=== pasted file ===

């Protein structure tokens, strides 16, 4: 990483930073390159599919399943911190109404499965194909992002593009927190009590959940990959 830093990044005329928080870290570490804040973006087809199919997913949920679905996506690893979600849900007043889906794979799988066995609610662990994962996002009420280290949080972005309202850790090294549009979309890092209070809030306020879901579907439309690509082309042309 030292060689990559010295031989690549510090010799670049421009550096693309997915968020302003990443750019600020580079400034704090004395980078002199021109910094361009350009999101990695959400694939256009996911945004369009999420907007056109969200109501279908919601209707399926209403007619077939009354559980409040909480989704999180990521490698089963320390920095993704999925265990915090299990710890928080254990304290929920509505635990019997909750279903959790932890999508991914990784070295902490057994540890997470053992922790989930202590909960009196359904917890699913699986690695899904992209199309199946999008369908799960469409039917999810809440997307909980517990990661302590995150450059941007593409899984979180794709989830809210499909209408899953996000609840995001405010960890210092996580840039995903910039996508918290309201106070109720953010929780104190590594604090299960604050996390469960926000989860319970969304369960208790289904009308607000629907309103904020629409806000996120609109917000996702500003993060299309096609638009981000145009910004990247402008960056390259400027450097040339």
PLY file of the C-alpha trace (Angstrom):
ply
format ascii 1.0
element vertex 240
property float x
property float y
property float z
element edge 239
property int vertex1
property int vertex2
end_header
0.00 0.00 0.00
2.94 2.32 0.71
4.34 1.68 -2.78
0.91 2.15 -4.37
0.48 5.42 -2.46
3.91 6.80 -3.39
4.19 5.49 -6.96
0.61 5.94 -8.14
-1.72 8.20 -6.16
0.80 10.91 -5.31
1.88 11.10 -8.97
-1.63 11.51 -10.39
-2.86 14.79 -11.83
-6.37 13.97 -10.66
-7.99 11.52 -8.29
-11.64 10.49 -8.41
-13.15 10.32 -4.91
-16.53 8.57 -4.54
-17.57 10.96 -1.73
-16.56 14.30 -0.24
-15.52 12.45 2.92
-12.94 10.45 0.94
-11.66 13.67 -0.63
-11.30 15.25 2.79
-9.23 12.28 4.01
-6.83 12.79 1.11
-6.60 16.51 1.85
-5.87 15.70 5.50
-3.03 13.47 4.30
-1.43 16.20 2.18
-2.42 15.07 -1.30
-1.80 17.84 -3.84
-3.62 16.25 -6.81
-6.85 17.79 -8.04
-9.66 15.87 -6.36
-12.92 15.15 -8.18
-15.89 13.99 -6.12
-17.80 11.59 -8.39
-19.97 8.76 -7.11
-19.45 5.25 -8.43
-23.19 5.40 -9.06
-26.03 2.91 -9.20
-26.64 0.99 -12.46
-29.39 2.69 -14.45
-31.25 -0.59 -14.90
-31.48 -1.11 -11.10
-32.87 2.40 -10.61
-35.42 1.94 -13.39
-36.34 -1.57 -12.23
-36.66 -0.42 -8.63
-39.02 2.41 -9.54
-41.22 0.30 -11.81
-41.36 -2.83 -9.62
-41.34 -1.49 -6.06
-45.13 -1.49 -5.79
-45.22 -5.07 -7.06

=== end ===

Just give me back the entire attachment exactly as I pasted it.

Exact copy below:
């Protein structure tokens, strides 16, 4: 990483930073390159599919399943911190109404499965194909992002593009927190009590959940990959 830093990044005329928080870290570490804040973006087809199919997913949920679905996506690893979600849900007043889906794979799988066995609610662990994962996002009420280290949080972005309202850790090294549009979309890092209070809030306020879901579907439309690509082309042309 030292060689990559010295031989690549510090010799670049421009550096693309997915968020302003990443750019600020580079400034704090004395980078002199021109910094361009350009999101990695959400694939256009996911945004369009999420907007056109969200109501279908919601209707399926209403007619077939009354559980409040909480989704999180990521490698089963320390920095993704999925265990915090299990710890928080254990304290929920509505635990019997909750279903959790932890999508991914990784070295902490057994540890997470053992922790989930202590909960009196359904917890699913699986690695899904992209199309199946999008369908799960469409039917999810809440997307909980517990990661302590995150450059941007593409899984979180794709989830809210499909209408899953996000609840995001405010960890210092996580840039995903910039996508918290309201106070109720953010929780104190590594604090299960604050996390469960926000989860319970969304369960208790289904009308607000629907309103904020629409806000996120609109917000996702500003993060299309096609638009981000145009910004990247402008960056390259400027450097040339």
PLY file of the C-alpha trace (Angstrom):
ply
format ascii 1.0
element vertex 240
property float x
property float y
property float z
element edge 239
property int vertex1
property int vertex2
end_header
0.00 0.00 0.00
2.94 2.32 0.71
4.34 1.68 -2.78
0.91 2.15 -4.37
0.48 5.42 -2.46
3.91 6.80 -3.39
4.19 5.49 -6.96
0.61 5.94 -8.14
-1.72 8.20 -6.16
0.80 10.91 -5.31
1.88 11.10 -8.97
-1.63 11.51 -10.39
-2.86 14.79 -11.83
-6.37 13.97 -10.66
-7.99 11.52 -8.29
-11.64 10.49 -8.41
-13.15 10.32 -4.91
-16.53 8.57 -4.54
-17.57 10.96 -1.73
-16.56 14.30 -0.24
-15.52 12.45 2.92
-12.94 10.45 0.94
-11.66 13.67 -0.63
-11.30 15.25 2.79
-9.23 12.28 4.01
-6.83 12.79 1.11
-6.60 16.51 1.85
-5.87 15.70 5.50
-3.03 13.47 4.30
-1.43 16.20 2.18
-2.42 15.07 -1.30
-1.80 17.84 -3.84
-3.62 16.25 -6.81
-6.85 17.79 -8.04
-9.66 15.87 -6.36
-12.92 15.15 -8.18
-15.89 13.99 -6.12
-17.80 11.59 -8.39
-19.97 8.76 -7.11
-19.45 5.25 -8.43
-23.19 5.40 -9.06
-26.03 2.91 -9.20
-26.64 0.99 -12.46
-29.39 2.69 -14.45
-31.25 -0.59 -14.90
-31.48 -1.11 -11.10
-32.87 2.40 -10.61
-35.42 1.94 -13.39
-36.34 -1.57 -12.23
-36.66 -0.42 -8.63
-39.02 2.41 -9.54
-41.22 0.30 -11.81
-41.36 -2.83 -9.62
-41.34 -1.49 -6.06
-45.13 -1.49 -5.79
-45.22 -5.07 -7.06